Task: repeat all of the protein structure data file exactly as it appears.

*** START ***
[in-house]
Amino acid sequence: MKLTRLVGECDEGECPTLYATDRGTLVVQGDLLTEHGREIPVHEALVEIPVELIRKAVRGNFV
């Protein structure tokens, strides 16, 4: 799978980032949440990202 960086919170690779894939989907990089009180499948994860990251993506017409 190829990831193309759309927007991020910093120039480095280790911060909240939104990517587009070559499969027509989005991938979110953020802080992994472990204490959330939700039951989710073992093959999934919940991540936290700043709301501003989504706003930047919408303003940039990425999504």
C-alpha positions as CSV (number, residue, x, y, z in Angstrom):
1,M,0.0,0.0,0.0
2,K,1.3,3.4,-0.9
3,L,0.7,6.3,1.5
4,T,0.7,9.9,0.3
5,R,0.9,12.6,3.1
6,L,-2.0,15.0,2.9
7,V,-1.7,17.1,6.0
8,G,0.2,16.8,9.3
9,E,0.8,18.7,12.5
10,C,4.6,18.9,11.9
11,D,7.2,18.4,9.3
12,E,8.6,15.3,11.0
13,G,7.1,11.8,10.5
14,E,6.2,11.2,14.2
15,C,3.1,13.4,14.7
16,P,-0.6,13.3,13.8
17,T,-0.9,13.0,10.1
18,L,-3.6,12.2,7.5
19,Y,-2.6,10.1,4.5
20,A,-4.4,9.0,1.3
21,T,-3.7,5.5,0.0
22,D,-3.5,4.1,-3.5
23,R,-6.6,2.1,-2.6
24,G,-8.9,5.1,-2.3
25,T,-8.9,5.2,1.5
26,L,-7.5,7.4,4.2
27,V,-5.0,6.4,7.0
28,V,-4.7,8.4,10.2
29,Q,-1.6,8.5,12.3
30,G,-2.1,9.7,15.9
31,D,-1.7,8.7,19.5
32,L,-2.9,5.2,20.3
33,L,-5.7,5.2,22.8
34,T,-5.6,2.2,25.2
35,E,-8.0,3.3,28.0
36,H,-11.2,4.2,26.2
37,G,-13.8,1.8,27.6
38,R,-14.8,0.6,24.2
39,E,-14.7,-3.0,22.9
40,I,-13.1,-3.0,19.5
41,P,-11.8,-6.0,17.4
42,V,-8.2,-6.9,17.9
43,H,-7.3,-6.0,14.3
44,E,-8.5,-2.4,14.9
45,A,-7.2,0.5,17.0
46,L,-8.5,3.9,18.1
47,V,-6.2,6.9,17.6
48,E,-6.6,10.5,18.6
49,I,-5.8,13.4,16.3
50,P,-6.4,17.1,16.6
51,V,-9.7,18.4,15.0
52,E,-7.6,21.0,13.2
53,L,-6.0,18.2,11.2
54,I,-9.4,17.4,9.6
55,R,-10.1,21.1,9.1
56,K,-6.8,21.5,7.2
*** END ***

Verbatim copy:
[in-house]
Amino acid sequence: MKLTRLVGECDEGECPTLYATDRGTLVVQGDLLTEHGREIPVHEALVEIPVELIRKAVRGNFV
């Protein structure tokens, strides 16, 4: 799978980032949440990202 960086919170690779894939989907990089009180499948994860990251993506017409 190829990831193309759309927007991020910093120039480095280790911060909240939104990517587009070559499969027509989005991938979110953020802080992994472990204490959330939700039951989710073992093959999934919940991540936290700043709301501003989504706003930047919408303003940039990425999504």
C-alpha positions as CSV (number, residue, x, y, z in Angstrom):
1,M,0.0,0.0,0.0
2,K,1.3,3.4,-0.9
3,L,0.7,6.3,1.5
4,T,0.7,9.9,0.3
5,R,0.9,12.6,3.1
6,L,-2.0,15.0,2.9
7,V,-1.7,17.1,6.0
8,G,0.2,16.8,9.3
9,E,0.8,18.7,12.5
10,C,4.6,18.9,11.9
11,D,7.2,18.4,9.3
12,E,8.6,15.3,11.0
13,G,7.1,11.8,10.5
14,E,6.2,11.2,14.2
15,C,3.1,13.4,14.7
16,P,-0.6,13.3,13.8
17,T,-0.9,13.0,10.1
18,L,-3.6,12.2,7.5
19,Y,-2.6,10.1,4.5
20,A,-4.4,9.0,1.3
21,T,-3.7,5.5,0.0
22,D,-3.5,4.1,-3.5
23,R,-6.6,2.1,-2.6
24,G,-8.9,5.1,-2.3
25,T,-8.9,5.2,1.5
26,L,-7.5,7.4,4.2
27,V,-5.0,6.4,7.0
28,V,-4.7,8.4,10.2
29,Q,-1.6,8.5,12.3
30,G,-2.1,9.7,15.9
31,D,-1.7,8.7,19.5
32,L,-2.9,5.2,20.3
33,L,-5.7,5.2,22.8
34,T,-5.6,2.2,25.2
35,E,-8.0,3.3,28.0
36,H,-11.2,4.2,26.2
37,G,-13.8,1.8,27.6
38,R,-14.8,0.6,24.2
39,E,-14.7,-3.0,22.9
40,I,-13.1,-3.0,19.5
41,P,-11.8,-6.0,17.4
42,V,-8.2,-6.9,17.9
43,H,-7.3,-6.0,14.3
44,E,-8.5,-2.4,14.9
45,A,-7.2,0.5,17.0
46,L,-8.5,3.9,18.1
47,V,-6.2,6.9,17.6
48,E,-6.6,10.5,18.6
49,I,-5.8,13.4,16.3
50,P,-6.4,17.1,16.6
51,V,-9.7,18.4,15.0
52,E,-7.6,21.0,13.2
53,L,-6.0,18.2,11.2
54,I,-9.4,17.4,9.6
55,R,-10.1,21.1,9.1
56,K,-6.8,21.5,7.2